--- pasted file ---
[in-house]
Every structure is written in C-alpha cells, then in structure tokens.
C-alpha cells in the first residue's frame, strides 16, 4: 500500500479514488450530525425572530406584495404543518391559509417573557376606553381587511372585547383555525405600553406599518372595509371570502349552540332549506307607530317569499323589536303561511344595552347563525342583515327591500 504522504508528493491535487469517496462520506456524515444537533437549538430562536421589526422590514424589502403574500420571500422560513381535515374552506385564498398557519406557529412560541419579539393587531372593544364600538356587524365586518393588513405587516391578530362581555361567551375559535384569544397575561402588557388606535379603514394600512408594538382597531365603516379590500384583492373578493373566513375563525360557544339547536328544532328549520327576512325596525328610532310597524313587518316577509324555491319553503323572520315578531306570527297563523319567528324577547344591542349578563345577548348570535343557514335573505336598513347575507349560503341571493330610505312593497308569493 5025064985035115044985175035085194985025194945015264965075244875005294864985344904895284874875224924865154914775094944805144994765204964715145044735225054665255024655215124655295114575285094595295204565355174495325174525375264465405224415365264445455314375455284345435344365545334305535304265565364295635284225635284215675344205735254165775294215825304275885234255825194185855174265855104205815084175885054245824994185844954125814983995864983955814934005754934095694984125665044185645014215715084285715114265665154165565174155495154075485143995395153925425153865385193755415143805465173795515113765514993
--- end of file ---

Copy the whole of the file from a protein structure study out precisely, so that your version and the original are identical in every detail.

[in-house]
Every structure is written in C-alpha cells, then in structure tokens.
C-alpha cells in the first residue's frame, strides 16, 4: 500500500479514488450530525425572530406584495404543518391559509417573557376606553381587511372585547383555525405600553406599518372595509371570502349552540332549506307607530317569499323589536303561511344595552347563525342583515327591500 504522504508528493491535487469517496462520506456524515444537533437549538430562536421589526422590514424589502403574500420571500422560513381535515374552506385564498398557519406557529412560541419579539393587531372593544364600538356587524365586518393588513405587516391578530362581555361567551375559535384569544397575561402588557388606535379603514394600512408594538382597531365603516379590500384583492373578493373566513375563525360557544339547536328544532328549520327576512325596525328610532310597524313587518316577509324555491319553503323572520315578531306570527297563523319567528324577547344591542349578563345577548348570535343557514335573505336598513347575507349560503341571493330610505312593497308569493 5025064985035115044985175035085194985025194945015264965075244875005294864985344904895284874875224924865154914775094944805144994765204964715145044735225054665255024655215124655295114575285094595295204565355174495325174525375264465405224415365264445455314375455284345435344365545334305535304265565364295635284225635284215675344205735254165775294215825304275885234255825194185855174265855104205815084175885054245824994185844954125814983995864983955814934005754934095694984125665044185645014215715084285715114265665154165565174155495154075485143995395153925425153865385193755415143805465173795515113765514993